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Socialists and the struggle for Basque freedom

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THE SPANISH government this week won a parliamentary vote to make the Basque nationalist political party Batasuna illegal. Batasuna is the political wing of the ETA armed group. We spoke to INAKI ORTIZ of Socialist Worker's sister paper in Spain, En Lucha.
Issue 1815

THE SPANISH government this week won a parliamentary vote to make the Basque nationalist political party Batasuna illegal. Batasuna is the political wing of the ETA armed group. We spoke to INAKI ORTIZ of Socialist Worker’s sister paper in Spain, En Lucha.

WHY IS the Spanish government doing this?

‘IT IS part of a strategy by the Spanish state to repress the Basque national movement. It is also an attempt by the right wing PP government to boost its electoral support by appearing to be ‘tough on terrorism’. The Spanish government has been unable to eradicate ETA in 35 years of struggle, despite putting nearly 600 of its members in Spanish jails.

‘The PP government has attempted to criminalise the Basque movement by making its youth wing illegal and closing down its daily newspaper. Unfortunately the Spanish left has not offered any alternative to the government’s repressive polices.

‘The main opposition party, the Socialist Party, supports the government’s attitude, and the Communist Party led United Left is divided over its response. The moderate Basque Nationalist Party rejects ETA but opposes the government’s moves. The Basque Nationalist Party argues that the PP government’s attempt to crush opposition to ‘the unity of Spain’ shows the lingering influence of Franco inside the party. Franco was the dictator who ran Spain from the 1930s to the 1970s and was ruthless in imposing ‘the unity of Spain’.

WHAT ARE the roots of Basque nationalism?

‘THE BASQUES have always formed a distinct community in what is today northern Spain and south western France. Their unique language has given the Basques a strong sense of identity. Basque nationalism emerged at the end of the 19th century as a conservative movement rejecting industrialisation and Spanish immigrant workers.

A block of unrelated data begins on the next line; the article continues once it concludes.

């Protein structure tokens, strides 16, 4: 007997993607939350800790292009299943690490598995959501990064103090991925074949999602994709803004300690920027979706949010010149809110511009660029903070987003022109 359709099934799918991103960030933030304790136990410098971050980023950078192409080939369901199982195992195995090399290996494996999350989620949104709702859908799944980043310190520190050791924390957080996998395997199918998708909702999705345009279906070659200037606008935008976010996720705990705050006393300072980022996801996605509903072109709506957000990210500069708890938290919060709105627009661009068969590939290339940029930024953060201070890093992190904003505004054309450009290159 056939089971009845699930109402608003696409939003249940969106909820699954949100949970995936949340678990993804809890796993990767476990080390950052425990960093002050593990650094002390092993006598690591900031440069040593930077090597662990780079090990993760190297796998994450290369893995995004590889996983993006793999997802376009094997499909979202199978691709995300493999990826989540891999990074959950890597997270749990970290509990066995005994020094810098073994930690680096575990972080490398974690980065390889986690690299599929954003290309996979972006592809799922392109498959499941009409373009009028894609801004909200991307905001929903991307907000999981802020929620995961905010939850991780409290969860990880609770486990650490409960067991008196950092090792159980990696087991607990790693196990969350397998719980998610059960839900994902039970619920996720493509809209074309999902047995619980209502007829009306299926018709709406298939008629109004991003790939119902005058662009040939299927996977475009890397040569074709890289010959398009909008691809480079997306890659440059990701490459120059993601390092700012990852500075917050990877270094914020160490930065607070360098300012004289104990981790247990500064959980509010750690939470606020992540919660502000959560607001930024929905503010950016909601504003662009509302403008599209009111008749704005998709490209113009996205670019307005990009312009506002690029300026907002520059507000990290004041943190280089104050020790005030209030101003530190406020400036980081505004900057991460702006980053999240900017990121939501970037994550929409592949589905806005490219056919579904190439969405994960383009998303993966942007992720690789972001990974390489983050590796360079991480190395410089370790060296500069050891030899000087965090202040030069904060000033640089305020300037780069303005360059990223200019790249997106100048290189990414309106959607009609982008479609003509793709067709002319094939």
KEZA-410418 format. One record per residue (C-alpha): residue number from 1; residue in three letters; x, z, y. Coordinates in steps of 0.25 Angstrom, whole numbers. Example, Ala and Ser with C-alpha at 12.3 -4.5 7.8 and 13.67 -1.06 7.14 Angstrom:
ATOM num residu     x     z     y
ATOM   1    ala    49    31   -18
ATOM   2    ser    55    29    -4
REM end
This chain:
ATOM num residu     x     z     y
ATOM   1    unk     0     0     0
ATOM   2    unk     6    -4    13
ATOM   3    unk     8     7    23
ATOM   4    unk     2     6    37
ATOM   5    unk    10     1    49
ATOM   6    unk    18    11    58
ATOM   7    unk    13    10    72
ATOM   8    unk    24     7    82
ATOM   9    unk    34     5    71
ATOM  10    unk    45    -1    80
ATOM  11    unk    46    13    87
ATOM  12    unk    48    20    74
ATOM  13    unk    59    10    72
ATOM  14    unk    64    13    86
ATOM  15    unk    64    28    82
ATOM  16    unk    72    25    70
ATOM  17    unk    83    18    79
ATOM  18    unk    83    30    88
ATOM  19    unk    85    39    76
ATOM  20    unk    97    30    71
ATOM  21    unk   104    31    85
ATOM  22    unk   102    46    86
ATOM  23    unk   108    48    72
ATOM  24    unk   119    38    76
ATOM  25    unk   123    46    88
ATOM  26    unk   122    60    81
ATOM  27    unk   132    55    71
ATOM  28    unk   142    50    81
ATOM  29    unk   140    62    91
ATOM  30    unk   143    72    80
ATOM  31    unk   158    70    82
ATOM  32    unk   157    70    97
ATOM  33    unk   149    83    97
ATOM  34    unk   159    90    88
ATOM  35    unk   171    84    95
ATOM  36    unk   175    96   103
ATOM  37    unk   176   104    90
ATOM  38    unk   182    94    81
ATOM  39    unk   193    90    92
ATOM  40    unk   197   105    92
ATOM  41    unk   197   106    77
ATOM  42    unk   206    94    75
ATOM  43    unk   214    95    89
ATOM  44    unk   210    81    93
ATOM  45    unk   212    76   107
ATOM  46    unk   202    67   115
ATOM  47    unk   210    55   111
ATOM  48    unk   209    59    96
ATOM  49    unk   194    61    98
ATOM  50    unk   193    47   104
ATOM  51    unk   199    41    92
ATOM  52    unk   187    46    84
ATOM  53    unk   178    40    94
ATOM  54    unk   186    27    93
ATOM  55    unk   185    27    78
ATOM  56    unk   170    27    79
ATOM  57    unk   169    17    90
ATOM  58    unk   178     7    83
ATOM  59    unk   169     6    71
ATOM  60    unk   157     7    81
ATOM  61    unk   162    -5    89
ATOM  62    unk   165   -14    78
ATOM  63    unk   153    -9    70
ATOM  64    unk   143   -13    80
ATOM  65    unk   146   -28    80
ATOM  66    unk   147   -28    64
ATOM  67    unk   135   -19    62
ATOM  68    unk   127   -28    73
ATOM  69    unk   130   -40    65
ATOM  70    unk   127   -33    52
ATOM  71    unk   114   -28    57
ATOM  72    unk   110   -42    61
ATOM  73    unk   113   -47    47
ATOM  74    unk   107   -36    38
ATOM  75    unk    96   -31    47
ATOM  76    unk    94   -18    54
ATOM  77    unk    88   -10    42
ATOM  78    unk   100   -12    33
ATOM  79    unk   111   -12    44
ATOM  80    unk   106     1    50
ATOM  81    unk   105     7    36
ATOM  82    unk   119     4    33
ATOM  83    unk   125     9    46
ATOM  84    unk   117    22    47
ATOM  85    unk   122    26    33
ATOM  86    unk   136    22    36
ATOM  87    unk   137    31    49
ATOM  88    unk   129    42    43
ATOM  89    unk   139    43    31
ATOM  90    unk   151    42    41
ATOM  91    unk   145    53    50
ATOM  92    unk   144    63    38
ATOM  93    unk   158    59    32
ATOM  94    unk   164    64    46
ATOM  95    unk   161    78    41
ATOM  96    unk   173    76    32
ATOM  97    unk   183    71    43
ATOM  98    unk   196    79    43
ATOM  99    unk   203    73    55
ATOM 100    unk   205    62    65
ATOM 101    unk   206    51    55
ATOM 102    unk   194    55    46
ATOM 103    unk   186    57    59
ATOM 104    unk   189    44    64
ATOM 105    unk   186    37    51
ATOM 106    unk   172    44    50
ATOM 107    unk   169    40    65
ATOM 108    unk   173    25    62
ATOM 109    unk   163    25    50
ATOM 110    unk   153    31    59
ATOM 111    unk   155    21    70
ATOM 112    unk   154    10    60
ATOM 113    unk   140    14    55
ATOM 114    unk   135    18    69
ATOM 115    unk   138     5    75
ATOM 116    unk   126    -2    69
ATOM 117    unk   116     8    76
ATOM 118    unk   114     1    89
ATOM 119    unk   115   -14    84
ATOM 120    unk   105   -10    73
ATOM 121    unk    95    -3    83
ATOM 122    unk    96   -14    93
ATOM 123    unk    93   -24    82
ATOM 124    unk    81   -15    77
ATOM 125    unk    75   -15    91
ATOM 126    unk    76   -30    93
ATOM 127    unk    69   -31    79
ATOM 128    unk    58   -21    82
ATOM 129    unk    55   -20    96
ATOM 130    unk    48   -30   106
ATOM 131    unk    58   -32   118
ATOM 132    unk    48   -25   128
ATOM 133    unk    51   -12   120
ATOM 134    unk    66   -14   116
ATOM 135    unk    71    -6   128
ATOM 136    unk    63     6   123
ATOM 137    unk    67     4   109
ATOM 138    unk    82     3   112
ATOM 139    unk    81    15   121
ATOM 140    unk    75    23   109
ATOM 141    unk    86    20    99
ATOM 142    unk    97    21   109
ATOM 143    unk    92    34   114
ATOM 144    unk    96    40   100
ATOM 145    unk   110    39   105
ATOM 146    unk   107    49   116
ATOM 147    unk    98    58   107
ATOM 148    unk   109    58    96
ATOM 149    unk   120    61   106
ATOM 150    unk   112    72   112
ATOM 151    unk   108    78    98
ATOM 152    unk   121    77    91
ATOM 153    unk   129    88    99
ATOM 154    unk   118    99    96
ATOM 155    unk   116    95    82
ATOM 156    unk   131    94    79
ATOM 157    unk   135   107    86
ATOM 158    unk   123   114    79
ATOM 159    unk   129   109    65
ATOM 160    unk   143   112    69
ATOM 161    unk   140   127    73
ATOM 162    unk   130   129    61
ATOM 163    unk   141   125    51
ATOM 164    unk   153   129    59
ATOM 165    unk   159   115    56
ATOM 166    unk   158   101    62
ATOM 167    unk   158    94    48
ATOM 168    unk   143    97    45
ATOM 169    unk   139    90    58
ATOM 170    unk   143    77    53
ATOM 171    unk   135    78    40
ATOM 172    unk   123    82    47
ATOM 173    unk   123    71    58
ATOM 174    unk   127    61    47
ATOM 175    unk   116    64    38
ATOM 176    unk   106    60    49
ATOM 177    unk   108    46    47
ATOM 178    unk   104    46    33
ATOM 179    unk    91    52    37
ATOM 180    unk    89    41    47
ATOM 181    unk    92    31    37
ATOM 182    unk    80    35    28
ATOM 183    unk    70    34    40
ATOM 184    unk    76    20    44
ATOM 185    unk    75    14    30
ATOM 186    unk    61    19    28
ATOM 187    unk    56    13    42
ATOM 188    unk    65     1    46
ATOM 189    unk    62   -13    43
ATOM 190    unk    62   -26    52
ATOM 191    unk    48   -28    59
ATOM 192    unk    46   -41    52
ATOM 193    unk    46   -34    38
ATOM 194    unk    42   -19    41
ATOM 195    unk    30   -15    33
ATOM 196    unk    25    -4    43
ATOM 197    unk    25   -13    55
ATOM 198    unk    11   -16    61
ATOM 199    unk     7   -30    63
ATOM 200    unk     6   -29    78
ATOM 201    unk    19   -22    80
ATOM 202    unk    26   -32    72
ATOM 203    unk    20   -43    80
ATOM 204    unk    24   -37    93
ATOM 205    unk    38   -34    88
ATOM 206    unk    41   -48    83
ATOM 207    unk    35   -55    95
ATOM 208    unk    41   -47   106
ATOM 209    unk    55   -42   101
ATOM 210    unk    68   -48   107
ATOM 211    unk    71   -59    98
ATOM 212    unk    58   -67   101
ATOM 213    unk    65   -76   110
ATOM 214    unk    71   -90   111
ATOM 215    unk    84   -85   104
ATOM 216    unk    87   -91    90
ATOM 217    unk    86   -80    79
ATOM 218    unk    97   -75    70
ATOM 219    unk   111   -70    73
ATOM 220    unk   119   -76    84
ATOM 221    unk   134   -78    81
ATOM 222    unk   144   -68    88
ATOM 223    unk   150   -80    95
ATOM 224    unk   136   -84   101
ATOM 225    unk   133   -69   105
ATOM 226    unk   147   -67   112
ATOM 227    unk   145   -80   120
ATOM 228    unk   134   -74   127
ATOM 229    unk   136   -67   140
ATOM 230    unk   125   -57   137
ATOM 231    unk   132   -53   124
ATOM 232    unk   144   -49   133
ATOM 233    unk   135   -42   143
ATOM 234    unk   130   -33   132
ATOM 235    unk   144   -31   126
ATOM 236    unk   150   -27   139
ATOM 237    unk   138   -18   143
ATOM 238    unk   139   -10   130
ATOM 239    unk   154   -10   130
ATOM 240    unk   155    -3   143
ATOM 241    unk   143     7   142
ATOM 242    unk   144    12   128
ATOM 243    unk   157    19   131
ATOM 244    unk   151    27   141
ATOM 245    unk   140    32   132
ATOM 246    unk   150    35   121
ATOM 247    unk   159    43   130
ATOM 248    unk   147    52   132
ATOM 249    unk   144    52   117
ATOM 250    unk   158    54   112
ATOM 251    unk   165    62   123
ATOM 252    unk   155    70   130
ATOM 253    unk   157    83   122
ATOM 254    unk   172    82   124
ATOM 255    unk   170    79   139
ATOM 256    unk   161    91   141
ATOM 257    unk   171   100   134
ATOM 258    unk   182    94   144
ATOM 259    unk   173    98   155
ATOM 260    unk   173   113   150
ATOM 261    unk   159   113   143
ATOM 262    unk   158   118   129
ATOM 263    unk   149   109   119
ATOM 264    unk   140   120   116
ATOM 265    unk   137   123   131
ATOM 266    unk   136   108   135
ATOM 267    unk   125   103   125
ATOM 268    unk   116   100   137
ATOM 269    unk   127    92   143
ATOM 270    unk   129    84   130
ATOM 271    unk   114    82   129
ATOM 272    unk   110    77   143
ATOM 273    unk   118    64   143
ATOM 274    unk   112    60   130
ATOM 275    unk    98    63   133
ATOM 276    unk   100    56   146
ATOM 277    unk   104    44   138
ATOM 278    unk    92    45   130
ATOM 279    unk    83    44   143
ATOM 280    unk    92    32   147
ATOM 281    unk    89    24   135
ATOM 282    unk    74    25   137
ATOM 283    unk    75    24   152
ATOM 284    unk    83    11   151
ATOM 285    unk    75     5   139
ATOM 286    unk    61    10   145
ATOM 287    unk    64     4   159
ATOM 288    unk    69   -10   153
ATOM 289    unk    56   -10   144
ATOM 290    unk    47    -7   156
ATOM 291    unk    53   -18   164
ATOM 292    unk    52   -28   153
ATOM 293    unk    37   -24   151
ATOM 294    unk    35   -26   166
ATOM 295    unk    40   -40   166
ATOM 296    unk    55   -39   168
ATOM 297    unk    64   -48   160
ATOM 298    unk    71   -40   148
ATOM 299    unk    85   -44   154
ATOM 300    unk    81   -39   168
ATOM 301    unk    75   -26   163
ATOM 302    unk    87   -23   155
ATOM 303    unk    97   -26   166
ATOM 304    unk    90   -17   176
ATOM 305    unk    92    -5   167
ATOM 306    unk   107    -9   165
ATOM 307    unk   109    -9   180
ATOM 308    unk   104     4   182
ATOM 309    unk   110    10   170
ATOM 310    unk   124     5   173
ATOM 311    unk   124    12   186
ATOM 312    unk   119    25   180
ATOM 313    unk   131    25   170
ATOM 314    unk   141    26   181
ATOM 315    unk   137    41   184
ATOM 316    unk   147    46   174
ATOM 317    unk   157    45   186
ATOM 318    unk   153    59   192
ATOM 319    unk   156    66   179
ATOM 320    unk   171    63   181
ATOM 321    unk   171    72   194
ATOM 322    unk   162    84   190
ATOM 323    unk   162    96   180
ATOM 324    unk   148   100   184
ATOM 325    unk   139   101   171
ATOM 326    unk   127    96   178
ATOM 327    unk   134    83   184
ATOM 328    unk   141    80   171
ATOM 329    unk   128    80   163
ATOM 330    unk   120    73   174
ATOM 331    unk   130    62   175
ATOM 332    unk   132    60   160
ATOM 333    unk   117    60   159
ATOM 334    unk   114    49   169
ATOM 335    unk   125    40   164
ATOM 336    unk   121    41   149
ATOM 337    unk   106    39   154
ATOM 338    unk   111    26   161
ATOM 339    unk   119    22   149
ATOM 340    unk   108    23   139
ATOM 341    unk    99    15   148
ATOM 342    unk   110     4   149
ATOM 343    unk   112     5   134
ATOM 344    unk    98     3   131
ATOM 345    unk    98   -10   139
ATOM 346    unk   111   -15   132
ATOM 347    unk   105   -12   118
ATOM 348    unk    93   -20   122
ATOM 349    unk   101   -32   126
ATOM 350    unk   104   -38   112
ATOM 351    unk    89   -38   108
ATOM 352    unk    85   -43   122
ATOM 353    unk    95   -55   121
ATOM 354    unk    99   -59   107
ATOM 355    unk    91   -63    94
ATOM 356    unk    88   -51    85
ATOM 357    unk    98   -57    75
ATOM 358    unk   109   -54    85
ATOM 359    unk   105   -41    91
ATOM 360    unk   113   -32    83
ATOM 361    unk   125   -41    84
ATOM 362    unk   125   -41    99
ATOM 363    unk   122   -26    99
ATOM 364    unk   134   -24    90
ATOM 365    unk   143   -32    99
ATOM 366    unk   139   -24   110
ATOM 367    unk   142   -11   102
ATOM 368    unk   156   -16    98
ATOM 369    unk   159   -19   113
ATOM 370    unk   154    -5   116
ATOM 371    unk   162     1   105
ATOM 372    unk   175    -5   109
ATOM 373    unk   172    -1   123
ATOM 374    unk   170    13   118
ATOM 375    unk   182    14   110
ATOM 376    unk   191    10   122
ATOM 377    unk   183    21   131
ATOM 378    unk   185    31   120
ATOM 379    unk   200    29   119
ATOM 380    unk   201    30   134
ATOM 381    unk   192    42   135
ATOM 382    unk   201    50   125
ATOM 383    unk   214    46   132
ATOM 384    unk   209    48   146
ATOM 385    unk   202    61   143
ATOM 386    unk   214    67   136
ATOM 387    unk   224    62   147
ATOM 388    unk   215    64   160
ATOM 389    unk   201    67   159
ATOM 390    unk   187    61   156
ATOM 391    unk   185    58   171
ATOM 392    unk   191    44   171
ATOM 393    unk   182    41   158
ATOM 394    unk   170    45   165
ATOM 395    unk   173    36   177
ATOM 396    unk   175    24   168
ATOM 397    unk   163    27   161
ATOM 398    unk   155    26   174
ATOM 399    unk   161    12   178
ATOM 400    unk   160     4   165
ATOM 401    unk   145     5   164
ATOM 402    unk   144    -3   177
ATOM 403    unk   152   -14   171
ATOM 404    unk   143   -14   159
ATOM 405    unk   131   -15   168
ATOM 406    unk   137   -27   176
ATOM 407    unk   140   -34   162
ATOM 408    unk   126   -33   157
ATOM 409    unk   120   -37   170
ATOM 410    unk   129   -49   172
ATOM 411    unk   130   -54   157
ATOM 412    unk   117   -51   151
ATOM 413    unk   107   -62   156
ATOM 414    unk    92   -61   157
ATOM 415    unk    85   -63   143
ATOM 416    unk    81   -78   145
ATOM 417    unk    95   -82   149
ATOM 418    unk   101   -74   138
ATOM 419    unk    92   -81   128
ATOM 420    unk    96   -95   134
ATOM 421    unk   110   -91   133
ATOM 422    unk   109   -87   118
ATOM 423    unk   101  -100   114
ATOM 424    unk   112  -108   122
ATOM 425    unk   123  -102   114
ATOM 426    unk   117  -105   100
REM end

‘During the 20th century Basque nationalism grew into a mass popular movement, especially through its role in the resistance under Franco. Subsequent democratic governments have continued to use repressive methods against ETA, which has led many people to continue supporting ETA.’


‘ETA WAS formed in 1959 and fights for an independent Basque Country. It played a major role in the struggle against Francoism. ETA was heavily influenced by national liberation struggles around the world in the 60s and 70s, and it adopted left wing politics.

‘However, its strategy of bombings and assassinations has helped the Spanish government to isolate the national movement from the rest of the left in Spain and in the Basque Country. The killing of Socialist Party representatives makes it particularly difficult to win wider support for its demands.’

HOW MUCH support does Batasuna have?

‘BATASUNA regularly receives 15 percent of votes in the Basque Country. Its politics are on the left. Its supporters are in the forefront of workers’ and neighbourhood struggles, for women’s rights and in international solidarity campaigns.

‘However, the fight for national independence overshadows all other questions. The movement’s uncritical support for ETA’s actions has lost it support in the Basque Country itself.’

WHAT IS the solution?

‘WE ARE critical of ETA’s methods. But the reasons for its existence are political, so repression will not ‘solve’ the question. The Basque Country, like other areas, has some autonomy within the Spanish state. But it is very limited, and only applies to three of the four Basque provinces.

‘The Basques have never been allowed a vote on being part of the Spanish state. There was a referendum on the Spanish constitution in 1978. It won a majority across the rest of Spain, but not in the Basque Country. Only 35 percent backed it there. All Basque nationalist parties called for an abstention.

‘The constitution gives the Spanish army the ‘right’ to intervene anywhere the ‘unity’ of the Spanish state is threatened. All the three main Basque nationalist parties, including those who oppose ETA, want some form of independence.

‘No one knows what the result of a referendum would be. Some polls suggest 60 percent would back independence. Others suggest a different outcome. The Spanish left has to defend the democratic right of the Basques to have a vote. It also has to defend the right of Batasuna to exist. Only this way will peace and justice ever be achieved.’

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